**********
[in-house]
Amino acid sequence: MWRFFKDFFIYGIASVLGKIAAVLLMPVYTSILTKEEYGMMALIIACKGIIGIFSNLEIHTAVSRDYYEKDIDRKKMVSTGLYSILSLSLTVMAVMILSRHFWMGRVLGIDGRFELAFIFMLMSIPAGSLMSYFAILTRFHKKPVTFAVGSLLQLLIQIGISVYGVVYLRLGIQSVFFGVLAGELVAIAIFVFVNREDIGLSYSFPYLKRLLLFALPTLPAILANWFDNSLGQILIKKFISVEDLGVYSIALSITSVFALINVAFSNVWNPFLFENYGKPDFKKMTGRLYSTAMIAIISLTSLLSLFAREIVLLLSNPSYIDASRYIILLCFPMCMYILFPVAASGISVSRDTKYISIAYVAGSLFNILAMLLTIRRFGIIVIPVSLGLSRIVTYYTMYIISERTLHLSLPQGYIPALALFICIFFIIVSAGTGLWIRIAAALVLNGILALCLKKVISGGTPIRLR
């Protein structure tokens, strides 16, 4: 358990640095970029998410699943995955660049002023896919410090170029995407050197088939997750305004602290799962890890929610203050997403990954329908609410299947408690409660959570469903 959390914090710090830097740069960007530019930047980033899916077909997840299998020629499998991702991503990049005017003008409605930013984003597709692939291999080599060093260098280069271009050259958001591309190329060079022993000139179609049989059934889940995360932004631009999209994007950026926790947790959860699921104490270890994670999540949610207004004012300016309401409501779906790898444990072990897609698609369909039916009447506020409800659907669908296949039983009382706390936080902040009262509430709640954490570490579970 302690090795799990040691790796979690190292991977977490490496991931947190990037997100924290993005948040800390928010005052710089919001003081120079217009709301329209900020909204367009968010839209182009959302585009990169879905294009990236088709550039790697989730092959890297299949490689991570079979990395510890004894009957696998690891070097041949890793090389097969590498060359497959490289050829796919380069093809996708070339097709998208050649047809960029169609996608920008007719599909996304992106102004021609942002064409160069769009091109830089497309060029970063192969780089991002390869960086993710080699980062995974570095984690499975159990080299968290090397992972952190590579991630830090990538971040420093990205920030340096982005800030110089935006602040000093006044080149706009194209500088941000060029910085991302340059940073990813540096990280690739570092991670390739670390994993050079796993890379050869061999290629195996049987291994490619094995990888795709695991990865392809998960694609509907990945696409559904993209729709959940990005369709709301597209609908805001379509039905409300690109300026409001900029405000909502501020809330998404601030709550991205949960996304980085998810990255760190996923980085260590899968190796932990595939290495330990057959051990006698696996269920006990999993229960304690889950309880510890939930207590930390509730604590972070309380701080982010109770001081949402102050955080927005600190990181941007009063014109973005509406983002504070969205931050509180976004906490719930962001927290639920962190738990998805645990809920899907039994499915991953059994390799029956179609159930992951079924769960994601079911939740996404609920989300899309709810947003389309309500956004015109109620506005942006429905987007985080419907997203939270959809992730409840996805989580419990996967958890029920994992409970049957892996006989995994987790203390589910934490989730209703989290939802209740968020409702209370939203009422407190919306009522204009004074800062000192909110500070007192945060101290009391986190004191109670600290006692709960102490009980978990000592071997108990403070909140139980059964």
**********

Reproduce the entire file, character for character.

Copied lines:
[in-house]
Amino acid sequence: MWRFFKDFFIYGIASVLGKIAAVLLMPVYTSILTKEEYGMMALIIACKGIIGIFSNLEIHTAVSRDYYEKDIDRKKMVSTGLYSILSLSLTVMAVMILSRHFWMGRVLGIDGRFELAFIFMLMSIPAGSLMSYFAILTRFHKKPVTFAVGSLLQLLIQIGISVYGVVYLRLGIQSVFFGVLAGELVAIAIFVFVNREDIGLSYSFPYLKRLLLFALPTLPAILANWFDNSLGQILIKKFISVEDLGVYSIALSITSVFALINVAFSNVWNPFLFENYGKPDFKKMTGRLYSTAMIAIISLTSLLSLFAREIVLLLSNPSYIDASRYIILLCFPMCMYILFPVAASGISVSRDTKYISIAYVAGSLFNILAMLLTIRRFGIIVIPVSLGLSRIVTYYTMYIISERTLHLSLPQGYIPALALFICIFFIIVSAGTGLWIRIAAALVLNGILALCLKKVISGGTPIRLR
């Protein structure tokens, strides 16, 4: 358990640095970029998410699943995955660049002023896919410090170029995407050197088939997750305004602290799962890890929610203050997403990954329908609410299947408690409660959570469903 959390914090710090830097740069960007530019930047980033899916077909997840299998020629499998991702991503990049005017003008409605930013984003597709692939291999080599060093260098280069271009050259958001591309190329060079022993000139179609049989059934889940995360932004631009999209994007950026926790947790959860699921104490270890994670999540949610207004004012300016309401409501779906790898444990072990897609698609369909039916009447506020409800659907669908296949039983009382706390936080902040009262509430709640954490570490579970 302690090795799990040691790796979690190292991977977490490496991931947190990037997100924290993005948040800390928010005052710089919001003081120079217009709301329209900020909204367009968010839209182009959302585009990169879905294009990236088709550039790697989730092959890297299949490689991570079979990395510890004894009957696998690891070097041949890793090389097969590498060359497959490289050829796919380069093809996708070339097709998208050649047809960029169609996608920008007719599909996304992106102004021609942002064409160069769009091109830089497309060029970063192969780089991002390869960086993710080699980062995974570095984690499975159990080299968290090397992972952190590579991630830090990538971040420093990205920030340096982005800030110089935006602040000093006044080149706009194209500088941000060029910085991302340059940073990813540096990280690739570092991670390739670390994993050079796993890379050869061999290629195996049987291994490619094995990888795709695991990865392809998960694609509907990945696409559904993209729709959940990005369709709301597209609908805001379509039905409300690109300026409001900029405000909502501020809330998404601030709550991205949960996304980085998810990255760190996923980085260590899968190796932990595939290495330990057959051990006698696996269920006990999993229960304690889950309880510890939930207590930390509730604590972070309380701080982010109770001081949402102050955080927005600190990181941007009063014109973005509406983002504070969205931050509180976004906490719930962001927290639920962190738990998805645990809920899907039994499915991953059994390799029956179609159930992951079924769960994601079911939740996404609920989300899309709810947003389309309500956004015109109620506005942006429905987007985080419907997203939270959809992730409840996805989580419990996967958890029920994992409970049957892996006989995994987790203390589910934490989730209703989290939802209740968020409702209370939203009422407190919306009522204009004074800062000192909110500070007192945060101290009391986190004191109670600290006692709960102490009980978990000592071997108990403070909140139980059964």